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The Answer To High Drug Prices?

Have you ever considered splitting your prescription medications to make them last longer? Many people are looking for ways to control their health care costs, especially since the Kaiser Family Foundation estimates that spending on prescription drugs in the United States rises more than 10 percent a year. Pill splitting is now being recognized as a legitimate way for patients to get the medications they need while saving money. This practice helped the Veterans Administration save almost $50 million in 2003 on prescription drugs. But it is not for everyone or every medication and patients need to know a few basics before they even consider pill splitting as an option. Pill splitting works because drugmakers make a handful of popular medicines available in a choice of strengths for the same price. Currently, 16 medications have been approved for splitting, including Lipitor (used to lower cholesterol), Zoloft (an antidepressant) and Valtrex (an anti-viral). With a doctor's OK, a patient can order his or her medication at twice the needed strength and cut each pill in half. The patient receives half as many pills in each refill but pays half the usual co-payment, for a savings of 50 percent. For example, Lipitor is priced the same in 20-milligram and 40-milligram dosages. A patient may purchase a 40-milligram tablet and then split the medication for his or her daily dosage amount. Drugmakers argue that there could be health risks for people who split pills incorrectly or attempt it with inappropriate drugs. Further, pill splitting is not advised for people who suffer from dementia, severe arthritis or poor vision. In addition, pill splitting may not be a good option for people who take several medications. "Patients should always talk to their physician before making any change to their care regimen," said Dr. Lewis Sandy, UnitedHealthcare's executive vice president of clinical strategies and policy. "Pill splitting can be a useful tool to save money, especially if you have to take a prescription drug for a long time. But not all pills can be safely split, and this practice is not appropriate for everyone." One company, UnitedHealthcare, recently launched the second phase of its Half Tablet Program, which offers free pill splitters to members taking medications approved for splitting. The program requires physician approval for enrollment. The following steps should always be followed when considering pill splitting:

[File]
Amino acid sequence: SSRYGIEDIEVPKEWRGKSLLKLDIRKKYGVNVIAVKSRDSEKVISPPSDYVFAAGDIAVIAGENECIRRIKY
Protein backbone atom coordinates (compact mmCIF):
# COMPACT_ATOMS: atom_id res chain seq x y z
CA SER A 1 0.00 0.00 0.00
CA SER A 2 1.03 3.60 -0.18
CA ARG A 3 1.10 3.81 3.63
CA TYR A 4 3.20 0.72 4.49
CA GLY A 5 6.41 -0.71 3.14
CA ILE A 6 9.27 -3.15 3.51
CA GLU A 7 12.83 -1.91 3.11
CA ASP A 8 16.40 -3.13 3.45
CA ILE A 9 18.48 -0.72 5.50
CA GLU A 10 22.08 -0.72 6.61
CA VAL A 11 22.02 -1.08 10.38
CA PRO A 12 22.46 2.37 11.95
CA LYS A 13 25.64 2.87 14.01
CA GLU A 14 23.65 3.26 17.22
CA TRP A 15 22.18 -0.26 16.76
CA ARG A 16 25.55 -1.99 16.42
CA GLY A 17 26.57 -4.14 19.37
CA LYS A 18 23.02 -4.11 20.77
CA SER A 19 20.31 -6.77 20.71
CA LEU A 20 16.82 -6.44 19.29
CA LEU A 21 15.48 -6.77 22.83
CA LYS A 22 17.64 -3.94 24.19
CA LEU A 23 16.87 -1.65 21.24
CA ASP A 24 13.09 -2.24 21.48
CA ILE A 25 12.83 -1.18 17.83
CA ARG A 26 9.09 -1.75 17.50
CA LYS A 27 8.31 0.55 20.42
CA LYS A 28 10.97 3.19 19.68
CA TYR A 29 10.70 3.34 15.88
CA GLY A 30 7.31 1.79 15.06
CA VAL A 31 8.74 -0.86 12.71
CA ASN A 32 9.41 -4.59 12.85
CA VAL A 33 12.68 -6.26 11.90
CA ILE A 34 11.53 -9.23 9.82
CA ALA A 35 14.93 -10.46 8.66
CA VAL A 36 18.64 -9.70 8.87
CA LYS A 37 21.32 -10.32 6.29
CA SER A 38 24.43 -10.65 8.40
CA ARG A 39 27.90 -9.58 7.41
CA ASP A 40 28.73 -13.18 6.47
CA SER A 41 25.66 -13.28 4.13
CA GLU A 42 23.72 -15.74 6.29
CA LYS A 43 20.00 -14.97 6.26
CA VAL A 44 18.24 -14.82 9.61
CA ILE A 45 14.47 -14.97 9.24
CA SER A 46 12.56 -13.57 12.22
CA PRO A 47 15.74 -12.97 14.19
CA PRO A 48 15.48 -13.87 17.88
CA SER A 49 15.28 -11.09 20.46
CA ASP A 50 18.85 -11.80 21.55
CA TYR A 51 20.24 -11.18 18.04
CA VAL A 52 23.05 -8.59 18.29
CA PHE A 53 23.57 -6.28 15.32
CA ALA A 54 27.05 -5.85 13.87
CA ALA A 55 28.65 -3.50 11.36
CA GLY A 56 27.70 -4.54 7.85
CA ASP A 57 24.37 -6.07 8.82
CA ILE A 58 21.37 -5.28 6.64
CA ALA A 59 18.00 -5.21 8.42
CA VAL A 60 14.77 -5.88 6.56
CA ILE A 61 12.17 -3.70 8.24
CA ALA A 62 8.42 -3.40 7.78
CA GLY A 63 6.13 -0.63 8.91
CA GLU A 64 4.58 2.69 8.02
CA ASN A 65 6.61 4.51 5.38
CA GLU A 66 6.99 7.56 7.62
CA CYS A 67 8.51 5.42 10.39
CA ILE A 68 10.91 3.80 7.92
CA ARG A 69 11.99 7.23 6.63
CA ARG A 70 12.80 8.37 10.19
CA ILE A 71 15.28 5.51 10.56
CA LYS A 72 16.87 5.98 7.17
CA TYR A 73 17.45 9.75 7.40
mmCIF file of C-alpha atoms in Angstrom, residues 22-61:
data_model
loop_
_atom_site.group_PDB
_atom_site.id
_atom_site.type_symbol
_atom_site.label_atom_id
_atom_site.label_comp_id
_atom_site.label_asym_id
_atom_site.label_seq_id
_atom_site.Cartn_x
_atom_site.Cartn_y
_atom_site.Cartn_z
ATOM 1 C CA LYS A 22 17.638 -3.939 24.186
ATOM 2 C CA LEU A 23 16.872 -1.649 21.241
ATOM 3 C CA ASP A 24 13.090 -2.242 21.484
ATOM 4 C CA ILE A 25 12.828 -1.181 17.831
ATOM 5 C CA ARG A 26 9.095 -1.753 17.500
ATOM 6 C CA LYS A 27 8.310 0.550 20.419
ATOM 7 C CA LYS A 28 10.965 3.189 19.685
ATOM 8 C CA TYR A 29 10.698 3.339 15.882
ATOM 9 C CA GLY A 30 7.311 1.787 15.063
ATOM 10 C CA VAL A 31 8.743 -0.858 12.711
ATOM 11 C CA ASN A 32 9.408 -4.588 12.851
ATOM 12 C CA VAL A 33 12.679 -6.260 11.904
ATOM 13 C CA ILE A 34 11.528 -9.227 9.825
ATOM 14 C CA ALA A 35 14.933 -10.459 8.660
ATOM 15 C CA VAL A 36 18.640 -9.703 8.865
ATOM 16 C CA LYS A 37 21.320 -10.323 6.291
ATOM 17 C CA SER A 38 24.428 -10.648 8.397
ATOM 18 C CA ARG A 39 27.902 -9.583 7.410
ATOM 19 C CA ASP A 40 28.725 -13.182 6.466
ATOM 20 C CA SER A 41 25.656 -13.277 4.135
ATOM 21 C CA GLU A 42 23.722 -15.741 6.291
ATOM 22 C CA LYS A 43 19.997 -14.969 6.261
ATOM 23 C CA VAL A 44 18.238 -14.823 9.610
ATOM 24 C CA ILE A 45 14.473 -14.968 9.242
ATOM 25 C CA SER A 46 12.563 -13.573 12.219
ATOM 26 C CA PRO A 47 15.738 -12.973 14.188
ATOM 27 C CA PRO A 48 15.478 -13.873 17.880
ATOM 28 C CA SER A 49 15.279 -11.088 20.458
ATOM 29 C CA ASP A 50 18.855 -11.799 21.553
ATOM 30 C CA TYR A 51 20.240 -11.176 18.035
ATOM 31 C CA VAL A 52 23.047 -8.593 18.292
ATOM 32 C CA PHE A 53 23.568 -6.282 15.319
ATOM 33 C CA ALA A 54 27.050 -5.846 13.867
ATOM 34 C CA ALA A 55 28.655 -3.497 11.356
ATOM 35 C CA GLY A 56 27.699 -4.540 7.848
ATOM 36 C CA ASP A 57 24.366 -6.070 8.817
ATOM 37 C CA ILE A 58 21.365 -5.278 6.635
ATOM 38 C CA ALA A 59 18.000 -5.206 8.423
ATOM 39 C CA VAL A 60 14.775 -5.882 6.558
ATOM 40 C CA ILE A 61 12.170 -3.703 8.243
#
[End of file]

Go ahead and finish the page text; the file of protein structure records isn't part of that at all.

1. Consult your physician when considering any changes to your health care. Pill splitting can only be done with your doctor's approval.

2. Make sure your physician knows about all medications you are taking, including vitamins and herbal supplements. It is important for the doctor to know your entire medical history before making recommendations on your prescription drugs.

3. Review the approved list of medications for pill splitting with your doctor to ensure that your medication is included.

4. Always use a pill splitter to cut medications in half and make sure the medication fits securely in the device. Never attempt to cut a pill with a knife, scissors or anything else.

5. Tell your doctor about any changes in your health status that may make it difficult for you to split your medications. He or she may decide with you that returning to whole pills is the best option.


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